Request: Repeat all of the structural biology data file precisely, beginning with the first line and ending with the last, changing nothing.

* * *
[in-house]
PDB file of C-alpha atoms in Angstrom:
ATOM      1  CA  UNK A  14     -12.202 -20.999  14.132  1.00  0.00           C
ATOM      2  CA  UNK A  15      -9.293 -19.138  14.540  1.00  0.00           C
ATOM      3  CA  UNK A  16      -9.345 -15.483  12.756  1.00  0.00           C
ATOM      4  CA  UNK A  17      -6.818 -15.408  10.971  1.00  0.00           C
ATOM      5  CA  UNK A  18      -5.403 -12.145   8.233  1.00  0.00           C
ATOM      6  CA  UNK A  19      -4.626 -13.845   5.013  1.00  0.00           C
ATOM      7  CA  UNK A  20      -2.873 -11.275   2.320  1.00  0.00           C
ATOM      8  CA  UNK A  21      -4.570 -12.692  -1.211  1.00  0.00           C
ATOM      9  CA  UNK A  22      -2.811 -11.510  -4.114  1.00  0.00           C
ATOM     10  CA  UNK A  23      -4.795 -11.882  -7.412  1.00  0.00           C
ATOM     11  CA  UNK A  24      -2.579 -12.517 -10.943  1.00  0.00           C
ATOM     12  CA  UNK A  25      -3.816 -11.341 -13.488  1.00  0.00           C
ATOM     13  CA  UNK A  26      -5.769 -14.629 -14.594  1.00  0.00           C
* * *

[in-house]
PDB file of C-alpha atoms in Angstrom:
ATOM      1  CA  UNK A  14     -12.202 -20.999  14.132  1.00  0.00           C
ATOM      2  CA  UNK A  15      -9.293 -19.138  14.540  1.00  0.00           C
ATOM      3  CA  UNK A  16      -9.345 -15.483  12.756  1.00  0.00           C
ATOM      4  CA  UNK A  17      -6.818 -15.408  10.971  1.00  0.00           C
ATOM      5  CA  UNK A  18      -5.403 -12.145   8.233  1.00  0.00           C
ATOM      6  CA  UNK A  19      -4.626 -13.845   5.013  1.00  0.00           C
ATOM      7  CA  UNK A  20      -2.873 -11.275   2.320  1.00  0.00           C
ATOM      8  CA  UNK A  21      -4.570 -12.692  -1.211  1.00  0.00           C
ATOM      9  CA  UNK A  22      -2.811 -11.510  -4.114  1.00  0.00           C
ATOM     10  CA  UNK A  23      -4.795 -11.882  -7.412  1.00  0.00           C
ATOM     11  CA  UNK A  24      -2.579 -12.517 -10.943  1.00  0.00           C
ATOM     12  CA  UNK A  25      -3.816 -11.341 -13.488  1.00  0.00           C
ATOM     13  CA  UNK A  26      -5.769 -14.629 -14.594  1.00  0.00           C